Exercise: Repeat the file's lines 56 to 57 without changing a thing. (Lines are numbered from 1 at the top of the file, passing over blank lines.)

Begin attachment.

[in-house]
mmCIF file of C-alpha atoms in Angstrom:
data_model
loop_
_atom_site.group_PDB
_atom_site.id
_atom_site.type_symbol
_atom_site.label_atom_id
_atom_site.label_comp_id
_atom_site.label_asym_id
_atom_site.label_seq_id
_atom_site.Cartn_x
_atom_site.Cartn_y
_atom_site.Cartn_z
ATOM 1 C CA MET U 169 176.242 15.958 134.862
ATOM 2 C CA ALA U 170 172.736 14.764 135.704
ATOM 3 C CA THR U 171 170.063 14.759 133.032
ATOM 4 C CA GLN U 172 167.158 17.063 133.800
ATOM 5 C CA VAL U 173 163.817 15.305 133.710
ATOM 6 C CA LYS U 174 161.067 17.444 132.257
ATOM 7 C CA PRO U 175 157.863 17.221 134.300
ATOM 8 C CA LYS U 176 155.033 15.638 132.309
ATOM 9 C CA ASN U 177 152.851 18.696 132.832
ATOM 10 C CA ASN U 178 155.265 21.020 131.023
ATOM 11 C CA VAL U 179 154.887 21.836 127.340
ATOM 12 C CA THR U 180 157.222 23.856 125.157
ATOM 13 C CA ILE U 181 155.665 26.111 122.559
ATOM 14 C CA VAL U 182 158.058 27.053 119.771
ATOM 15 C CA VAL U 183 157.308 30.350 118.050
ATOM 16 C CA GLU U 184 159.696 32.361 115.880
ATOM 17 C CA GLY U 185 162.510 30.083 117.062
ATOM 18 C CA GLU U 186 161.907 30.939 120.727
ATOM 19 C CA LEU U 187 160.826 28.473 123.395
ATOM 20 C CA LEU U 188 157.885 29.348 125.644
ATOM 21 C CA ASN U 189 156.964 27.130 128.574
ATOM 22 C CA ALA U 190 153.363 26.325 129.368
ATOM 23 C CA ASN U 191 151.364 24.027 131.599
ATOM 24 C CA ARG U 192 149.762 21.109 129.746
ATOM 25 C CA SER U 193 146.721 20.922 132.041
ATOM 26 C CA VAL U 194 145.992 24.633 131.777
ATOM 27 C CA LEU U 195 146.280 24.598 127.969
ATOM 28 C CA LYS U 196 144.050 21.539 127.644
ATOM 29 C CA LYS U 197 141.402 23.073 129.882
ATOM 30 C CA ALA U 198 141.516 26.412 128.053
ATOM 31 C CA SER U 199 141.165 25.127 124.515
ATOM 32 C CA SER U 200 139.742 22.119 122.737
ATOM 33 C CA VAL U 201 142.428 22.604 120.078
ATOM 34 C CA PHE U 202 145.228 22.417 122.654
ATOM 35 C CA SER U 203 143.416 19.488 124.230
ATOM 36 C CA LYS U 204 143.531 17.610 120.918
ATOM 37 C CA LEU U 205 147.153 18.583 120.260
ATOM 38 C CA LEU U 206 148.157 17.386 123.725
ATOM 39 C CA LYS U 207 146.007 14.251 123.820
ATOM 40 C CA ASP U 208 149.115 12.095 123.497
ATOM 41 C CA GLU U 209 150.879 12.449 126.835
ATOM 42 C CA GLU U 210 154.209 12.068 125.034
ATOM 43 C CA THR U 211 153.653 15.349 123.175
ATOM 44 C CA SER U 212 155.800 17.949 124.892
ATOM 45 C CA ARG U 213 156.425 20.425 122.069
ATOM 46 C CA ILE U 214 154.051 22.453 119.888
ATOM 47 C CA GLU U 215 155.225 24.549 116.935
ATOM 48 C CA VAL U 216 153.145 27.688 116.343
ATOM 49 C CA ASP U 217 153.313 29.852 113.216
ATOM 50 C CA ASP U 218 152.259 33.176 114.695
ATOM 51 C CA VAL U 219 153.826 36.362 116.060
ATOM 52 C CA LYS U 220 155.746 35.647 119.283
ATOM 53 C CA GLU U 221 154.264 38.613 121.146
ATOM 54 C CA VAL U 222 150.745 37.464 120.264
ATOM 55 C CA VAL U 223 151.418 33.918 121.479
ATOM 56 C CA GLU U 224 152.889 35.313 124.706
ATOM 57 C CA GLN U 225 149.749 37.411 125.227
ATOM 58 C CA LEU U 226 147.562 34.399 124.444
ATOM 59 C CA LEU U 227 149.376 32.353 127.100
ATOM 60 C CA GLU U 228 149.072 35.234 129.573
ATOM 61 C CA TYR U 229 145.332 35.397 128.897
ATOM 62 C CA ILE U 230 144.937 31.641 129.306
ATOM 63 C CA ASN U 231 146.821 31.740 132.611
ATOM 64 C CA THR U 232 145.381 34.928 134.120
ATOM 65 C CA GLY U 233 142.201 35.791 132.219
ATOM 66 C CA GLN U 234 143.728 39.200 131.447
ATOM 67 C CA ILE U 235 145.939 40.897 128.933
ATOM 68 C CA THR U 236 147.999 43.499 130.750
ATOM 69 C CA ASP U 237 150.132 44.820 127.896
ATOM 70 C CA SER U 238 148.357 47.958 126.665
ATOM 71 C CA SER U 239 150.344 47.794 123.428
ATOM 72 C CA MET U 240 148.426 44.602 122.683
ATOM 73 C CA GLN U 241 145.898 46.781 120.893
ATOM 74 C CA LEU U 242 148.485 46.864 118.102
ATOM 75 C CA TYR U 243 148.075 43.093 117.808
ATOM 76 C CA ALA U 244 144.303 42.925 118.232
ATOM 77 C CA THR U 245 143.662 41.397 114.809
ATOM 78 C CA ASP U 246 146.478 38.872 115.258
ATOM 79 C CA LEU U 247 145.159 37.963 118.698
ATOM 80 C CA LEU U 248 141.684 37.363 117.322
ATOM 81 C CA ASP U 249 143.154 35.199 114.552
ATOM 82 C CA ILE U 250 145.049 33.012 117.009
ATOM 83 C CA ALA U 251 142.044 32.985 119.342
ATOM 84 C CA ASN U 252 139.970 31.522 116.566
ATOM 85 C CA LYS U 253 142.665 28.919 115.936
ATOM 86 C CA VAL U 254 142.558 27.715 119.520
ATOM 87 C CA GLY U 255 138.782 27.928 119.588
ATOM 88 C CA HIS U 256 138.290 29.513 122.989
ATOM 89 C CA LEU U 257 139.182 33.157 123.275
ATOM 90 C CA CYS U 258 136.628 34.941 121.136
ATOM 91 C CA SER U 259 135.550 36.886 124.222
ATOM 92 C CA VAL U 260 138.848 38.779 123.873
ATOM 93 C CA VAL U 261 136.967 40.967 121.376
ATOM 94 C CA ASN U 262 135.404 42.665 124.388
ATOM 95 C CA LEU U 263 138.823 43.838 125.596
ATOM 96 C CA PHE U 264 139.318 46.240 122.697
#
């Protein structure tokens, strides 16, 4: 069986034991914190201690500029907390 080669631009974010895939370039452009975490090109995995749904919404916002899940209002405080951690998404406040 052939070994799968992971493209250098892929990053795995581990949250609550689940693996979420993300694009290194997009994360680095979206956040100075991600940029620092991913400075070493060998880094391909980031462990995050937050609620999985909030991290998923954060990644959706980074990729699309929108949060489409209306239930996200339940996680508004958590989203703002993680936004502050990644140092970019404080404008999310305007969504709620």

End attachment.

ATOM 42 C CA GLU U 210 154.209 12.068 125.034
ATOM 43 C CA THR U 211 153.653 15.349 123.175